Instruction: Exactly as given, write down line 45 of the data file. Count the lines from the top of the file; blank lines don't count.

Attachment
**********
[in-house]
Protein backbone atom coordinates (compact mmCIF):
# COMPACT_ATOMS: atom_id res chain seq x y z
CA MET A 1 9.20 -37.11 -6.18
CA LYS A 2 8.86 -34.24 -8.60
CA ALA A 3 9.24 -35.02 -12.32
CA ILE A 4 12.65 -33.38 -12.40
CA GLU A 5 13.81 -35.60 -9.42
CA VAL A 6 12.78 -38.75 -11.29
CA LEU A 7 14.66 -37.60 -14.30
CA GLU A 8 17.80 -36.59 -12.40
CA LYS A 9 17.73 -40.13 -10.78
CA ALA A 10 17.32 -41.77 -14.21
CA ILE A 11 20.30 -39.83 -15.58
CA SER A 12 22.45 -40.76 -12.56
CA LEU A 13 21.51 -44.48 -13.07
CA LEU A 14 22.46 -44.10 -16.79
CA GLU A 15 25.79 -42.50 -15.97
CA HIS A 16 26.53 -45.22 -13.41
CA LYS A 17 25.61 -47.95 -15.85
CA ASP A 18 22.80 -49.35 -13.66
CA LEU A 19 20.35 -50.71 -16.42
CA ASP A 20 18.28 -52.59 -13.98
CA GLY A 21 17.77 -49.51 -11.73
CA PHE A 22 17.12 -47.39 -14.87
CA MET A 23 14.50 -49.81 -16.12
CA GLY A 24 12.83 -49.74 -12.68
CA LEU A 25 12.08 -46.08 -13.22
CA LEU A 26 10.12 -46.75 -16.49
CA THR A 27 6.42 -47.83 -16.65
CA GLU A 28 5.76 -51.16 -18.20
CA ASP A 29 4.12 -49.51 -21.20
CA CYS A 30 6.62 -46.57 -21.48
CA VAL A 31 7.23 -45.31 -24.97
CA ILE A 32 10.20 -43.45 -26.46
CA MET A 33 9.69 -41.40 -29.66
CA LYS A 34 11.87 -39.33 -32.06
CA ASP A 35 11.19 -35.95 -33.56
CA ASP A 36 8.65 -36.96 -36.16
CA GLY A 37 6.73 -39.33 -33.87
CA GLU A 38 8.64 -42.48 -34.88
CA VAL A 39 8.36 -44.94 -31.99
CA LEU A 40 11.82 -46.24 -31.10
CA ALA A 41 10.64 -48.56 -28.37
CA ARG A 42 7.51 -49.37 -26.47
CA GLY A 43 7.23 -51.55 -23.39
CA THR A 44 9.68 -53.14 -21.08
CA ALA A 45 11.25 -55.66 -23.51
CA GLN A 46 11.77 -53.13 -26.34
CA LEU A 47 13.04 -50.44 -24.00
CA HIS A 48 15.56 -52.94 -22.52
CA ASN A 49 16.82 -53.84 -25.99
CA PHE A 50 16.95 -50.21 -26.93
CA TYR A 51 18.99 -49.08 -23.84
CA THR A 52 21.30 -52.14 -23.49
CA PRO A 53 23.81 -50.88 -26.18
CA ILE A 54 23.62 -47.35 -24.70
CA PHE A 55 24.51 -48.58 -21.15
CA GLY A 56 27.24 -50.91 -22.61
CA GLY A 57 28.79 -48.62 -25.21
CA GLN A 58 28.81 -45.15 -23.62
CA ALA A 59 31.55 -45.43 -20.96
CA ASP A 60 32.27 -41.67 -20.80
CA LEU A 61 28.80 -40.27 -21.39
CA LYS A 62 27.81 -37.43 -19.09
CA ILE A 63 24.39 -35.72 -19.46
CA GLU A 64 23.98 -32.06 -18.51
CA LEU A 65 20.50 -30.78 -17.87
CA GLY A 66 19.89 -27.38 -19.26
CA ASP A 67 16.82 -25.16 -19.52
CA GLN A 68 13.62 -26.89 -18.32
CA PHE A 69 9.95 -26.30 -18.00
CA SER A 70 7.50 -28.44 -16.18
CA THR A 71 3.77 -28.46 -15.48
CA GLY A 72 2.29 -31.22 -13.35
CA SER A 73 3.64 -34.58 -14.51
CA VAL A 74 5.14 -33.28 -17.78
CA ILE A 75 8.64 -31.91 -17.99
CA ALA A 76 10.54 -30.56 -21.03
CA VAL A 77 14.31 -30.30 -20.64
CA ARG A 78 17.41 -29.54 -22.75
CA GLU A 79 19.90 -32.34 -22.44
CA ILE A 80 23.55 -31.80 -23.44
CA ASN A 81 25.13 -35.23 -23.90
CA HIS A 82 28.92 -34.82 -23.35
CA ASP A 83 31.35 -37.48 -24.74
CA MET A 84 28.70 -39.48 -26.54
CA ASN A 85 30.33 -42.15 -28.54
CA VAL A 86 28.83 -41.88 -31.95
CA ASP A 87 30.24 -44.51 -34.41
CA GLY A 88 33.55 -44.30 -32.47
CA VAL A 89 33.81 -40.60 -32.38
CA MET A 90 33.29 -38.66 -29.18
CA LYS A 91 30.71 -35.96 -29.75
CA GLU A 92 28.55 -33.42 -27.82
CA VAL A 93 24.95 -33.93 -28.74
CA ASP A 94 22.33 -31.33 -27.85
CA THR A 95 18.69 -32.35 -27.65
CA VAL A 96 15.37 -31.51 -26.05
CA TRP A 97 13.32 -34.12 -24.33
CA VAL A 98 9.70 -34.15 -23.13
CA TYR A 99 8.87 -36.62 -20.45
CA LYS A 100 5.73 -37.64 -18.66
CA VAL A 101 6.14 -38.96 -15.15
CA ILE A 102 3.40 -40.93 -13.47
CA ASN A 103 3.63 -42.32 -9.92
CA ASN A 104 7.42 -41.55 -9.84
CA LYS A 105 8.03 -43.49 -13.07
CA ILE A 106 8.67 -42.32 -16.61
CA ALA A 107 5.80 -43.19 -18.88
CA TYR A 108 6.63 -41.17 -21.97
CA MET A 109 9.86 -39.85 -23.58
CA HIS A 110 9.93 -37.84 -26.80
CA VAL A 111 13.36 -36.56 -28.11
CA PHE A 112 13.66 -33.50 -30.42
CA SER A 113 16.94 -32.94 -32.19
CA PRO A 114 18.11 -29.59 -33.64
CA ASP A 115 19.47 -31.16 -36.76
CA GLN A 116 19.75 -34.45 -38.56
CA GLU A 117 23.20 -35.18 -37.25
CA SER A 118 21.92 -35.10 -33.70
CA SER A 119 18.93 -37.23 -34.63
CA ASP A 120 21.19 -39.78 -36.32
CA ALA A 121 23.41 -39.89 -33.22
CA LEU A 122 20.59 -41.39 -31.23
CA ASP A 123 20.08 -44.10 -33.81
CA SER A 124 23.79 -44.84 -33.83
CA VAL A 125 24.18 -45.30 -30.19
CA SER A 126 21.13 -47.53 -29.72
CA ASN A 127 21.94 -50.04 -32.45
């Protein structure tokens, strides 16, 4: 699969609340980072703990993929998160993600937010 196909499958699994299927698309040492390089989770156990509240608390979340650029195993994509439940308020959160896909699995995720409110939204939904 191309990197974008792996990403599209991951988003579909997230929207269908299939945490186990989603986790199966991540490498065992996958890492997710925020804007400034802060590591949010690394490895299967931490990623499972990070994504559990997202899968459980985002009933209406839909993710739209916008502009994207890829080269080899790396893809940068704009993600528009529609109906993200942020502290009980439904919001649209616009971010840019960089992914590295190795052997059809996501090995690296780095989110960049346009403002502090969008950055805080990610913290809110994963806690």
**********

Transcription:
CA ARG A 42 7.51 -49.37 -26.47